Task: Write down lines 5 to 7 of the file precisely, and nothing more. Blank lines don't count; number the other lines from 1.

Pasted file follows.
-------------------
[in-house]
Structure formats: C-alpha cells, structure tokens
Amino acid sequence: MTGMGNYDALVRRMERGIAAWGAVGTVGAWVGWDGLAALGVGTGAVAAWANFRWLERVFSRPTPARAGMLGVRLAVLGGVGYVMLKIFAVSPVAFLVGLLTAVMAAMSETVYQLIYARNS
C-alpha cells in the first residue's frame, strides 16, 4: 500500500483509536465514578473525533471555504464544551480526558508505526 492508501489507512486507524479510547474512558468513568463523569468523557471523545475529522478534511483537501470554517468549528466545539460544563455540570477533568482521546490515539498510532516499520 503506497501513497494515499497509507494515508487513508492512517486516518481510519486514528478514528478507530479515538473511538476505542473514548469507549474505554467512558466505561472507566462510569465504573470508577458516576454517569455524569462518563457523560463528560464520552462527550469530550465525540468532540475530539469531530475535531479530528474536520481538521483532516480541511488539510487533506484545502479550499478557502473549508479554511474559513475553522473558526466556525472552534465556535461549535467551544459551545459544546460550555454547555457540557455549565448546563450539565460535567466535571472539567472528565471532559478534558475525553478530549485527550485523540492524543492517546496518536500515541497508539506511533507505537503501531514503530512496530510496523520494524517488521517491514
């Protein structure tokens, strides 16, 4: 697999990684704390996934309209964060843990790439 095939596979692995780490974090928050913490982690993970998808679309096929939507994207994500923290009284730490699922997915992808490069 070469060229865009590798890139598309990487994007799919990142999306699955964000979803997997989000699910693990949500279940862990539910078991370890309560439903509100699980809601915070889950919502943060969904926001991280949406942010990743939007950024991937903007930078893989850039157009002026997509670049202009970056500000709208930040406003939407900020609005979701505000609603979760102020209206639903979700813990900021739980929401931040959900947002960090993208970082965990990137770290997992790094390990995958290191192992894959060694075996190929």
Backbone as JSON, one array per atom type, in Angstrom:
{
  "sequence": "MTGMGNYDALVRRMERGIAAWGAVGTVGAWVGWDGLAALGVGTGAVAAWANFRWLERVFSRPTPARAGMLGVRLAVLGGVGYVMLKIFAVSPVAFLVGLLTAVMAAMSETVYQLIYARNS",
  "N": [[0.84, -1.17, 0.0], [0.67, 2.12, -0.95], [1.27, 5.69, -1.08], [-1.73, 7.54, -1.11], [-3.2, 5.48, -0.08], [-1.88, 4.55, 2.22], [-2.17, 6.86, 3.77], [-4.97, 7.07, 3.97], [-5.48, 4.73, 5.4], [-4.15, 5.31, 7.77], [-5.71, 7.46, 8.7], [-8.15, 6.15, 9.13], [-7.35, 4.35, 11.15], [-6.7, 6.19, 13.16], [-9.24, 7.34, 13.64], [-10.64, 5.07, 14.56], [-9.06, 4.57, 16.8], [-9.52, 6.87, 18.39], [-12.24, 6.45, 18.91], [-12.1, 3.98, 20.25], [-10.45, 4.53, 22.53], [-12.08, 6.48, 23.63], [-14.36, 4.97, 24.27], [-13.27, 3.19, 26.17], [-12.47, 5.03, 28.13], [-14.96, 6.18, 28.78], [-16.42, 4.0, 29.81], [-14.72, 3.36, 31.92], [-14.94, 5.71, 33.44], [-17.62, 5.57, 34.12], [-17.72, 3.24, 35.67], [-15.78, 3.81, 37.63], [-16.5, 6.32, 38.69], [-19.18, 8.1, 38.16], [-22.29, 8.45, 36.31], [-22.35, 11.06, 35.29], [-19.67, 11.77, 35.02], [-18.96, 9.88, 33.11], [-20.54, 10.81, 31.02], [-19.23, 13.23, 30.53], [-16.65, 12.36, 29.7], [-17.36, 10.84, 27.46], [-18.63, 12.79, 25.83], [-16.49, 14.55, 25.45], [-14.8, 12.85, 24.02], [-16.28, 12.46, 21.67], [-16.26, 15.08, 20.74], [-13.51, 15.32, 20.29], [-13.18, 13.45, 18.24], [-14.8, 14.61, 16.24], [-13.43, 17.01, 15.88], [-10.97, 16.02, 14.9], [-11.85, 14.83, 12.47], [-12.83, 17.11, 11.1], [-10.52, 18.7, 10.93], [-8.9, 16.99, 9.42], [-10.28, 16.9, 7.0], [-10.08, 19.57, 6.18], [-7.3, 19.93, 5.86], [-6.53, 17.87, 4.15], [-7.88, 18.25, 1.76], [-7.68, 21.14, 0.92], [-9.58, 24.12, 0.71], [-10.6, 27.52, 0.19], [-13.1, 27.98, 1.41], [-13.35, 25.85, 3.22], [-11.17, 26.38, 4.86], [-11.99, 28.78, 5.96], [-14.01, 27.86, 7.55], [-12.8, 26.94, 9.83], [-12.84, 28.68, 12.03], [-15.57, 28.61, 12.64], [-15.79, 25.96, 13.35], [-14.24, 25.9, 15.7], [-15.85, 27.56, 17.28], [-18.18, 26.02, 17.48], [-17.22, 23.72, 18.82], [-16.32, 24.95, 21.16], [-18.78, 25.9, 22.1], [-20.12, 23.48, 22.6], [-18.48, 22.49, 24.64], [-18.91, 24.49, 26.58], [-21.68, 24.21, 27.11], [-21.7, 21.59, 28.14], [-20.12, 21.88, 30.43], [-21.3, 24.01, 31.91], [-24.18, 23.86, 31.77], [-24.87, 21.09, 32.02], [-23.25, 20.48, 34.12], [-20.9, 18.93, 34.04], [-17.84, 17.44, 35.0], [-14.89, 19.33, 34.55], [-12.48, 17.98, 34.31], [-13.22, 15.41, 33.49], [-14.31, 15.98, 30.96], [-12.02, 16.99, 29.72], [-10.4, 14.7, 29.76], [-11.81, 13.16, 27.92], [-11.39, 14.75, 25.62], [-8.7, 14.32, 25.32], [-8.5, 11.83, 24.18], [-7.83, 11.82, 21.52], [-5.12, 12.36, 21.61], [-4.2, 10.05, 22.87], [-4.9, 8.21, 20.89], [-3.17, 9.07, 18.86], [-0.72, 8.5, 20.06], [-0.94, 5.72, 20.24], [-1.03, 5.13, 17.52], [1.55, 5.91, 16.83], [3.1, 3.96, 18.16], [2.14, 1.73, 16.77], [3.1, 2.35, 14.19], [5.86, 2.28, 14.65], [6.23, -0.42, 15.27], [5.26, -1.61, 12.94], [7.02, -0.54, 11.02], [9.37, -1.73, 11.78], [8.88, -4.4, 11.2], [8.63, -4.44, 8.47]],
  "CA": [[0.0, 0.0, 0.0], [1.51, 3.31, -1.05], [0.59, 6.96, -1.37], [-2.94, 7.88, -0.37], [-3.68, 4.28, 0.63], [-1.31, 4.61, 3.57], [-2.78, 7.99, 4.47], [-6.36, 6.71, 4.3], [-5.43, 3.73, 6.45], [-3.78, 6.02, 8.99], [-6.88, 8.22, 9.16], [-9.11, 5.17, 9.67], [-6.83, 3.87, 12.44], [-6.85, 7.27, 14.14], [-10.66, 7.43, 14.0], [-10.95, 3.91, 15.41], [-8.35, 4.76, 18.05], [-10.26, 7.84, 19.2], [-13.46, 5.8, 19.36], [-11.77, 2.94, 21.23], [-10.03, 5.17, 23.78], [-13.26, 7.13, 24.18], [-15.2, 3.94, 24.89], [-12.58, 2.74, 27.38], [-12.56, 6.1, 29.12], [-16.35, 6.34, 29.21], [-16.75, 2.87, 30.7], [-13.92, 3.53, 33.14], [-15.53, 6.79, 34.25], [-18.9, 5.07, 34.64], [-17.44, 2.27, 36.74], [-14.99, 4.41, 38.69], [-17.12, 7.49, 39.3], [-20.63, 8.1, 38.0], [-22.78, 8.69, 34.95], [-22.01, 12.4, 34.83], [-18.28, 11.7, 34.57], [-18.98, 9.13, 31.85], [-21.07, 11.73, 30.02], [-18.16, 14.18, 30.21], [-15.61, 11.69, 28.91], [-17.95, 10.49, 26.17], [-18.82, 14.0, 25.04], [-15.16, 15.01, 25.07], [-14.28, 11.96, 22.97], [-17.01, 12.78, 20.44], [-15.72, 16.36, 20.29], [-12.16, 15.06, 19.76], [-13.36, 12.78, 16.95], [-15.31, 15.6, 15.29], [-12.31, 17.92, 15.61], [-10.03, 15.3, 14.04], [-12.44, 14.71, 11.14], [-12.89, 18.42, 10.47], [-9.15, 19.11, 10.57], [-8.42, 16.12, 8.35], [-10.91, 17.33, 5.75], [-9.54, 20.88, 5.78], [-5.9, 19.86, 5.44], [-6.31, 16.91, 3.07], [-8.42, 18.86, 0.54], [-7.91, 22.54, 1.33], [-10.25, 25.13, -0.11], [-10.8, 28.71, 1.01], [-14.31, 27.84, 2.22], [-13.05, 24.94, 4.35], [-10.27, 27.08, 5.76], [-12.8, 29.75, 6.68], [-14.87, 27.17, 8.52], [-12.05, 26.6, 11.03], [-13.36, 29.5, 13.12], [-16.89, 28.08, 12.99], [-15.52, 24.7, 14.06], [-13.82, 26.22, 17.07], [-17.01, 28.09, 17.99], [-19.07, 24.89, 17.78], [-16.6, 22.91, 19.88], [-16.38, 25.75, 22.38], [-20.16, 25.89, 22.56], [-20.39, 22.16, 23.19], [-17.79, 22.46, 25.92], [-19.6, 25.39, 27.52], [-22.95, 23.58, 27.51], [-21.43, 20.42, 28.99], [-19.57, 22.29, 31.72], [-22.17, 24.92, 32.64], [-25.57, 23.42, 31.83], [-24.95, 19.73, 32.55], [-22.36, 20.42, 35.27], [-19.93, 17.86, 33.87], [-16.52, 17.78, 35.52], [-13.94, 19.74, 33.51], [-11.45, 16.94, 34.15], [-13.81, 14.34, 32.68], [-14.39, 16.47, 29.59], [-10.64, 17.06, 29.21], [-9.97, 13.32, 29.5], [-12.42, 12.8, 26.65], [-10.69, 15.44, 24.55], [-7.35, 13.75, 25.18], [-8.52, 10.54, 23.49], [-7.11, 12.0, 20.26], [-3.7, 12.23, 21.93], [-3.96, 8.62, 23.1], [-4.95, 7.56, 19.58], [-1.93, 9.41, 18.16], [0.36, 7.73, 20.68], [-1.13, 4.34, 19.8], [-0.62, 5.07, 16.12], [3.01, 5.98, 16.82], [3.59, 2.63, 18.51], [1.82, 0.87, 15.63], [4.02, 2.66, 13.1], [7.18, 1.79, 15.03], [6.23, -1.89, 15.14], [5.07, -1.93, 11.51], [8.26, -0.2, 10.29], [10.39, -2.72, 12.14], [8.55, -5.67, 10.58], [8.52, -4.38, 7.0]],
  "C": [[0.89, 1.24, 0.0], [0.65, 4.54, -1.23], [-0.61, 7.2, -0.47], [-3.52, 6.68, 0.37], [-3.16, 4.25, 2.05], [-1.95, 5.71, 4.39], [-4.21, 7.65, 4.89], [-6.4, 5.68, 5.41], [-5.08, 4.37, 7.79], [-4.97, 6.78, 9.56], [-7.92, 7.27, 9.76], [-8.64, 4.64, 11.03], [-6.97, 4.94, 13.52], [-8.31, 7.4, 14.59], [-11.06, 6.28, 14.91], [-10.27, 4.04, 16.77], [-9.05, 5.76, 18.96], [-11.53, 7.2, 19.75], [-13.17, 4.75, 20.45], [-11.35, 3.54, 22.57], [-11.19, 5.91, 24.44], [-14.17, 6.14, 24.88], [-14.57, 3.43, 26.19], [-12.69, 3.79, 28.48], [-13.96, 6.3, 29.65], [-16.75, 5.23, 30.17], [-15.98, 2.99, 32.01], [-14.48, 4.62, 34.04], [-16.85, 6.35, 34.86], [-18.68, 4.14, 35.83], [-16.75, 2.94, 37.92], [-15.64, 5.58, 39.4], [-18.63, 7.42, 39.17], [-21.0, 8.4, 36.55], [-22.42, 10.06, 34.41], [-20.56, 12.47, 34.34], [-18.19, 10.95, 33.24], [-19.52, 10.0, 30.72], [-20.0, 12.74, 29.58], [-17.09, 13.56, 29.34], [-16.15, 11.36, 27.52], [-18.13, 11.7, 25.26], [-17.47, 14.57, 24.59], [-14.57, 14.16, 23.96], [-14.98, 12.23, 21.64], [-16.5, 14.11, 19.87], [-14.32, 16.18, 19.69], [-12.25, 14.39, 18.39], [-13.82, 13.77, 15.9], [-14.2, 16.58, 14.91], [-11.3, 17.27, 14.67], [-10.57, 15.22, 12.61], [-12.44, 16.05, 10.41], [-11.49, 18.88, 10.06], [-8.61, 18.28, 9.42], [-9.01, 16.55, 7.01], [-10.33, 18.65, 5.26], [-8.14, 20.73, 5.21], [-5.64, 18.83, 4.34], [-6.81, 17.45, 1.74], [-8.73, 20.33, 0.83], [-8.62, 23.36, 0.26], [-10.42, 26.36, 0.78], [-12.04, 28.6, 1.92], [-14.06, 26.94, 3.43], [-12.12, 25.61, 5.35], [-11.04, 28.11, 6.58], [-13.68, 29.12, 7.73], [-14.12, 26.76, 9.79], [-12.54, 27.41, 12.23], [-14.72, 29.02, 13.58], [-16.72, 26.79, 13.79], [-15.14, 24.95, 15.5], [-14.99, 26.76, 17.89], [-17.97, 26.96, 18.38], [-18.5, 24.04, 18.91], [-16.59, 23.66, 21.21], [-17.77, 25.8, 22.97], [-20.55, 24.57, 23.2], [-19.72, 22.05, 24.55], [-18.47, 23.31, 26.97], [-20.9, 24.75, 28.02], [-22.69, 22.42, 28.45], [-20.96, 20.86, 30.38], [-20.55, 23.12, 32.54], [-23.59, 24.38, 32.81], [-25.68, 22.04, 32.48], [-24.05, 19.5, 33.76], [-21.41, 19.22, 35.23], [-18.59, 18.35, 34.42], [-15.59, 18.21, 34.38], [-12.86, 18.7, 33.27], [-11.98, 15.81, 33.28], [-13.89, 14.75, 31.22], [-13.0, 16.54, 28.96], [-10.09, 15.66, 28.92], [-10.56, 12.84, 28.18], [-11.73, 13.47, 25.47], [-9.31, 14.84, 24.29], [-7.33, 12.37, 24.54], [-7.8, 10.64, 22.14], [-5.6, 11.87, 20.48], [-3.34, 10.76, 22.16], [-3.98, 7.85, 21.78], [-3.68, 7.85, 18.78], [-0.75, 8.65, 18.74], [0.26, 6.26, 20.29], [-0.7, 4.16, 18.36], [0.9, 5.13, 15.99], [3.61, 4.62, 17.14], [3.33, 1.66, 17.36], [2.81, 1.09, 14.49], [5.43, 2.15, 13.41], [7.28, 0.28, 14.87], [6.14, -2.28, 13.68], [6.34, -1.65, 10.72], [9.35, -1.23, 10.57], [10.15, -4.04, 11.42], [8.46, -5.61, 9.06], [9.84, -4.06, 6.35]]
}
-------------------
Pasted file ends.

């Protein structure tokens, strides 16, 4: 697999990684704390996934309209964060843990790439 095939596979692995780490974090928050913490982690993970998808679309096929939507994207994500923290009284730490699922997915992808490069 070469060229865009590798890139598309990487994007799919990142999306699955964000979803997997989000699910693990949500279940862990539910078991370890309560439903509100699980809601915070889950919502943060969904926001991280949406942010990743939007950024991937903007930078893989850039157009002026997509670049202009970056500000709208930040406003939407900020609005979701505000609603979760102020209206639903979700813990900021739980929401931040959900947002960090993208970082965990990137770290997992790094390990995958290191192992894959060694075996190929």
Backbone as JSON, one array per atom type, in Angstrom:
{